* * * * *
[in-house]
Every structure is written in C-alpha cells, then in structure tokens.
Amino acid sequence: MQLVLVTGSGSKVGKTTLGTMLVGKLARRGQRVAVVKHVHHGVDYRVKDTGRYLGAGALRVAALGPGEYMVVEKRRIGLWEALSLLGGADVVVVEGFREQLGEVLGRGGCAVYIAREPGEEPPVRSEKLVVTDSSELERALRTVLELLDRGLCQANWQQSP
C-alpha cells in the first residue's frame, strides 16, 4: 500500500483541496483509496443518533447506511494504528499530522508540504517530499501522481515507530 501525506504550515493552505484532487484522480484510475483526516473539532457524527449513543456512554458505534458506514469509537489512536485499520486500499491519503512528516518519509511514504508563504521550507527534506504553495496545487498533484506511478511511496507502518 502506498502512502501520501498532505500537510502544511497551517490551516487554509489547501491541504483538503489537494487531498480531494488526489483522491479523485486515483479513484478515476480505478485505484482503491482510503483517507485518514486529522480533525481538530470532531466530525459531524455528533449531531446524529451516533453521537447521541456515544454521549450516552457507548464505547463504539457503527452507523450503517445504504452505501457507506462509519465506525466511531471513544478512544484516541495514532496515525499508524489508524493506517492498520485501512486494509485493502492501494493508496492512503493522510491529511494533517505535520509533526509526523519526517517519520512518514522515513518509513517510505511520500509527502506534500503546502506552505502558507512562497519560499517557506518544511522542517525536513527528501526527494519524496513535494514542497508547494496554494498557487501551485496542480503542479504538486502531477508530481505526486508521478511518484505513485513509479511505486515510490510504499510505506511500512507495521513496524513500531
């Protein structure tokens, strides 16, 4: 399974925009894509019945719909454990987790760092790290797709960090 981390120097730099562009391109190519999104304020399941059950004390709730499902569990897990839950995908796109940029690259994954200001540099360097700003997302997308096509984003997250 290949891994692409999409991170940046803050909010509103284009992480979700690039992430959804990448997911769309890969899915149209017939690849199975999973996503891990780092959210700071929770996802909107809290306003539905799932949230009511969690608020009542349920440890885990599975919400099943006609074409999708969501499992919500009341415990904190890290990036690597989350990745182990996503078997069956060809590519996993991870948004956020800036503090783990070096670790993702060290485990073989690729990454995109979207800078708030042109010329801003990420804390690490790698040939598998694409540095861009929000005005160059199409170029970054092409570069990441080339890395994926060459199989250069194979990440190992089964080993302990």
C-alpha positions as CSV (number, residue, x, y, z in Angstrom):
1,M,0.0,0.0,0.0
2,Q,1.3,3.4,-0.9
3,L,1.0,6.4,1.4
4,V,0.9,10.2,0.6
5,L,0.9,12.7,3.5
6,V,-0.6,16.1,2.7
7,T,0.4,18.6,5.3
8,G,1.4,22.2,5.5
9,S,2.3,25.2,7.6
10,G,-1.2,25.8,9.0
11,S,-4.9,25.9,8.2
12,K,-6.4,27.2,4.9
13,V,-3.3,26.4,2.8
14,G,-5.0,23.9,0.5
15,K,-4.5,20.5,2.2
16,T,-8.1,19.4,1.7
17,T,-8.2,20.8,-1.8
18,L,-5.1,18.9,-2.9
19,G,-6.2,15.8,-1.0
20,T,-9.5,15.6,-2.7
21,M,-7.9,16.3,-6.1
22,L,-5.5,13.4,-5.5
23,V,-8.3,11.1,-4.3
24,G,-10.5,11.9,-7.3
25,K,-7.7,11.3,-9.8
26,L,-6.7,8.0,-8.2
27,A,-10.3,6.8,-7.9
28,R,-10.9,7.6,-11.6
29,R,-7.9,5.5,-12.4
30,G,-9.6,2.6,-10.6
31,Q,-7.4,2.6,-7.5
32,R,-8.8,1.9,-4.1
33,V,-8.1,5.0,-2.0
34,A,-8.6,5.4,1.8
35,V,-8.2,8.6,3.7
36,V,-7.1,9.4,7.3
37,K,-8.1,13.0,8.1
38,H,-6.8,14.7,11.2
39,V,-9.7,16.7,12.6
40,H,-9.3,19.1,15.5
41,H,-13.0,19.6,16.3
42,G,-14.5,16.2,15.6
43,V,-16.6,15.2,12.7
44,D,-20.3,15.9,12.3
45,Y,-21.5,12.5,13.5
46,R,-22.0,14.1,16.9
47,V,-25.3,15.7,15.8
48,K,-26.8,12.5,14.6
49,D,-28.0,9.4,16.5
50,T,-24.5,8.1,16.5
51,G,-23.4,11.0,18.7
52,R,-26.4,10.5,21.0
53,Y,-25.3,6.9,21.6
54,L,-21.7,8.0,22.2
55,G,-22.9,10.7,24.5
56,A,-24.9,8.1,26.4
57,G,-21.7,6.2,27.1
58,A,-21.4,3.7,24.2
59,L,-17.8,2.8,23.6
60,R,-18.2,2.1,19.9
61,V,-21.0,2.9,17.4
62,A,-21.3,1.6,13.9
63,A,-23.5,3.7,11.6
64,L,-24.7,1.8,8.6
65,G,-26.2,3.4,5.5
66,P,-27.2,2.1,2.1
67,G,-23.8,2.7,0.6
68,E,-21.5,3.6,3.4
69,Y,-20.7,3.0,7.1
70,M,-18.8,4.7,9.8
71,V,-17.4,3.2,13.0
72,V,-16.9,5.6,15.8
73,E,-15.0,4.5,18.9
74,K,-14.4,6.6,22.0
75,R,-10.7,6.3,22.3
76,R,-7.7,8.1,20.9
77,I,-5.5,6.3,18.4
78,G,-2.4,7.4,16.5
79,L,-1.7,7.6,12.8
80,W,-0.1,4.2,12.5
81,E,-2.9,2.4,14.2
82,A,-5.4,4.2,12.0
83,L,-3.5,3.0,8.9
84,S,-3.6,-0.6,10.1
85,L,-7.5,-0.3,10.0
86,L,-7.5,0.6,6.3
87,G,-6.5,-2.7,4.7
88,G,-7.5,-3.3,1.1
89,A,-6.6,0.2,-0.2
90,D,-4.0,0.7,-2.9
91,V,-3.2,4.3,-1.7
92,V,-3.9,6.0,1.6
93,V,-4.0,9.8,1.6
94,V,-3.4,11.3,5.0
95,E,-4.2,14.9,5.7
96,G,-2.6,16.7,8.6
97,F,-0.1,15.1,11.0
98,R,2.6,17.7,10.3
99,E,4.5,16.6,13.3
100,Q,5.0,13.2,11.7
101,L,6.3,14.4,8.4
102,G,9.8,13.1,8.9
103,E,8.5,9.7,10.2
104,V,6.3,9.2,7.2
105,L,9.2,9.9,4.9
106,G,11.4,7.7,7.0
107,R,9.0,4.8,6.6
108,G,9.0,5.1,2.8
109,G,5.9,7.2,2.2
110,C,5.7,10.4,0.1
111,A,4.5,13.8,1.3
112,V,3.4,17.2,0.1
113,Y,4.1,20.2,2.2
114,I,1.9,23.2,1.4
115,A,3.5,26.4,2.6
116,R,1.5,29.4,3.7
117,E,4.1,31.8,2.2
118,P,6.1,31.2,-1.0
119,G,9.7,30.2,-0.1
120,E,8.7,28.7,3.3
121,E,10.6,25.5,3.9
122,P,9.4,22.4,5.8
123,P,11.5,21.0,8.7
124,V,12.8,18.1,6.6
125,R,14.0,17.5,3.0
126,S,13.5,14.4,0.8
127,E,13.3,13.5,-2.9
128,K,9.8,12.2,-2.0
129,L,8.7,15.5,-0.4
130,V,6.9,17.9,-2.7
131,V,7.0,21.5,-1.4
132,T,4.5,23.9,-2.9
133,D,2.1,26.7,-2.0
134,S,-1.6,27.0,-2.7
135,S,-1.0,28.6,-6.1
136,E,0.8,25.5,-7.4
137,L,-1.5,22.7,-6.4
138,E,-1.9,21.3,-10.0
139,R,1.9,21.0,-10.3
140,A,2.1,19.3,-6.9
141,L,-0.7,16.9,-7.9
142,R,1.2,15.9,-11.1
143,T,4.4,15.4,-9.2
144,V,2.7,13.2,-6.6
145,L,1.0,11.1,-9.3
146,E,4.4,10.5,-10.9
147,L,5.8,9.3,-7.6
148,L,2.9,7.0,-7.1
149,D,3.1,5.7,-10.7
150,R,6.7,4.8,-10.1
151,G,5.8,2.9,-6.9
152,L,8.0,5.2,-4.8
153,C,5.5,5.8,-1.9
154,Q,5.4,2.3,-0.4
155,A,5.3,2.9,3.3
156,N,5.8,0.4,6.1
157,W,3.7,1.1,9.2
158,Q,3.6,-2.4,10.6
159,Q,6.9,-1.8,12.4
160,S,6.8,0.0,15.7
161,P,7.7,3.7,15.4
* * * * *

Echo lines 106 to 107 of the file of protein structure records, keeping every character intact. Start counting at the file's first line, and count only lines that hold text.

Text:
100,Q,5.0,13.2,11.7
101,L,6.3,14.4,8.4